- In ∼ 20% of cases, the hemorrhage is mainly retroplacental; vaginal bleeding does not occur (concealed abruptio placentae)
- Sudden-onset abdominal pain or back pain , uterine tenderness
- Hypertonic contractions (rigid uterus), premature labor
- Fetal distress (60% of cases)
- Vaginal exam contraindicated: may worsen bleeding!
Placental abruption is a clinical diagnosis.
- Ultrasound (transabdominal, transvaginal): only 25% sensitivity!
- Fetal heart rate monitoring (see “Clinical features” above)
- Laboratory tests: CBC, coagulation factors
Rapid diagnosis and immediate treatment are vital for the survival of both mother and child!
- Hemodynamic control: monitor vital signs, maintain airways, volume resuscitation, type and crossmatch blood
- Correct coagulopathy if necessary
- RhD prophylaxis in RhD negative mothers
- See also .
Specific approach according to severity
Normal fetal findings and a hemodynamically stable mother
- Observation, bed rest, regular control
- Up to the 34th week of pregnancy
- 34th to 36th week
- All pregnancies are delivered if acute abruption occurs after 36th weeks.
- In acute symptoms and a live fetus
In acute symptoms and intrauterine fetal death
- Induction of vaginal delivery through pharmacologic uterine contraction inducers and opening of the amniotic sac
- An emergency cesarean delivery must be performed if there is a maternal risk; due to severe bleeding or slow progression of the birthing process, even in cases of intrauterine fetal death.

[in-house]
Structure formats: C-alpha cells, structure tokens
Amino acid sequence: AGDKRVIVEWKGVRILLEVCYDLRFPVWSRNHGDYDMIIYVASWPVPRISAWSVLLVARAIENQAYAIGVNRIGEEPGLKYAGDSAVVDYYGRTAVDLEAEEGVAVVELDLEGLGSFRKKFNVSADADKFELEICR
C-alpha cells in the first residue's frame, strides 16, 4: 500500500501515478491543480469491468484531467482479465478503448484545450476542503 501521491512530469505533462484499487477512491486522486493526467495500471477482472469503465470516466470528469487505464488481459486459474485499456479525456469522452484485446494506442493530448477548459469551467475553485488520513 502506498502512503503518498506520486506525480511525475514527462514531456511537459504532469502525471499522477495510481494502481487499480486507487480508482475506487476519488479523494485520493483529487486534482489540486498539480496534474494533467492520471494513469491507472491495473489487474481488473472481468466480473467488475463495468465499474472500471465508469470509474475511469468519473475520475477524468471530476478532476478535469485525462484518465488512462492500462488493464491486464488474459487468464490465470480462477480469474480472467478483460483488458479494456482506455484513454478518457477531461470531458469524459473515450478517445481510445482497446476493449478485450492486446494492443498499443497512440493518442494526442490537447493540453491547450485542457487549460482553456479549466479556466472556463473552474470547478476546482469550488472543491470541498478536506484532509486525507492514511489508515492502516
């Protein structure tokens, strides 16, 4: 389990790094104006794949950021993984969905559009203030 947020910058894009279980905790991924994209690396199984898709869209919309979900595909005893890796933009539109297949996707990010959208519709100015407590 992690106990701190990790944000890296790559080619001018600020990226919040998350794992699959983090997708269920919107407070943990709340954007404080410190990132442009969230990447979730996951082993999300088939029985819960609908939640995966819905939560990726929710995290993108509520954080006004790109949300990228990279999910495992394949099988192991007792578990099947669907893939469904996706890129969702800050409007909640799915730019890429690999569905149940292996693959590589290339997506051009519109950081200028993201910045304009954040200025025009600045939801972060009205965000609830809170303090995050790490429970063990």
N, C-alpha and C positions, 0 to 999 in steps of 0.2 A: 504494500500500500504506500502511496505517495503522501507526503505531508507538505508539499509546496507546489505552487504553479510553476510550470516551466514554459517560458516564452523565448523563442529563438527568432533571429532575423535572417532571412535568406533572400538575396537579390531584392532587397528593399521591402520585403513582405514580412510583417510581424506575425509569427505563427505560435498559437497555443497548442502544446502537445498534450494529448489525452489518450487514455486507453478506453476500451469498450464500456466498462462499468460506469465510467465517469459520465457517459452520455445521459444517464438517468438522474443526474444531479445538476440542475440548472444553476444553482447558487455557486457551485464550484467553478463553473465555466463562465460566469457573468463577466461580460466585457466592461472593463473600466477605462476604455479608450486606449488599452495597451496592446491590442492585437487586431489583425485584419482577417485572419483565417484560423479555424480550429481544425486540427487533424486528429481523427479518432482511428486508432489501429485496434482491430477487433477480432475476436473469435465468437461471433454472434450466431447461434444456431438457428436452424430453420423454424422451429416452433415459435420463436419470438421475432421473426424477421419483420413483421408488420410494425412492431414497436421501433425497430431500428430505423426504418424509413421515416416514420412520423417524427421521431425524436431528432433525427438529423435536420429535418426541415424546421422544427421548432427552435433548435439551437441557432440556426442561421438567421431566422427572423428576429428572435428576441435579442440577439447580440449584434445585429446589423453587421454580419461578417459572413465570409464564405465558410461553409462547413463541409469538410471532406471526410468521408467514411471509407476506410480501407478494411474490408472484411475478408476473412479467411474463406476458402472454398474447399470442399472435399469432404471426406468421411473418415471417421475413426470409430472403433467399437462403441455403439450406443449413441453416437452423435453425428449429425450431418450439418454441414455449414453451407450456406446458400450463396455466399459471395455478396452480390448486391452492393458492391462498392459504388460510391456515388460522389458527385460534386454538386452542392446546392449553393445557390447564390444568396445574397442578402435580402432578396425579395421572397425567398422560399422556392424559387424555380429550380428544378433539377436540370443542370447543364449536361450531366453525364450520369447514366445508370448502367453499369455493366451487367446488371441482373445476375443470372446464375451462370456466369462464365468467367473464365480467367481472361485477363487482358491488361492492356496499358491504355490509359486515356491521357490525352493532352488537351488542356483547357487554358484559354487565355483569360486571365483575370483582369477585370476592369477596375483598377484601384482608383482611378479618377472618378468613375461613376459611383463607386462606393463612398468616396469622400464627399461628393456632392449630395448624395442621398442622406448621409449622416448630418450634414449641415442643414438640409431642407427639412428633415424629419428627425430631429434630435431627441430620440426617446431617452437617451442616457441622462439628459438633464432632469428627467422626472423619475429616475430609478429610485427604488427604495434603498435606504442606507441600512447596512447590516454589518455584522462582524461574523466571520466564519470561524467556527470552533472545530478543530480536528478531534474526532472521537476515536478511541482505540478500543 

- Intrauterine fetal death
- Maternal DIC and hypovolemic shock: occurs as a result of blood loss and massive coagulation; the placenta is rich in tissue thromboplastin, which is released as a result of the placental abruption.
- Couvelaire uterus
Abruptio placentae is characterized by the “abrupt” onset of painful bleeding.
- Presence of the placenta in the lower uterine segment; ; can lead to partial or full obstruction of the neck of the uterus with high risk of hemorrhage (rupture of placental vessels) and birth complications
- ∼ 0.5% of all pregnancies 
Risk factors 
- Maternal age > 35 years, multiparity, short intervals between pregnancies
- Previous curettage or cesarean delivery
- Previous placenta previa, previous/recurrent abortion
- Placenta previa: placenta that covers the internal os either partially or completely
- Low-lying placenta: : lower edge of the placenta lies less than 2 cm from the internal cervical os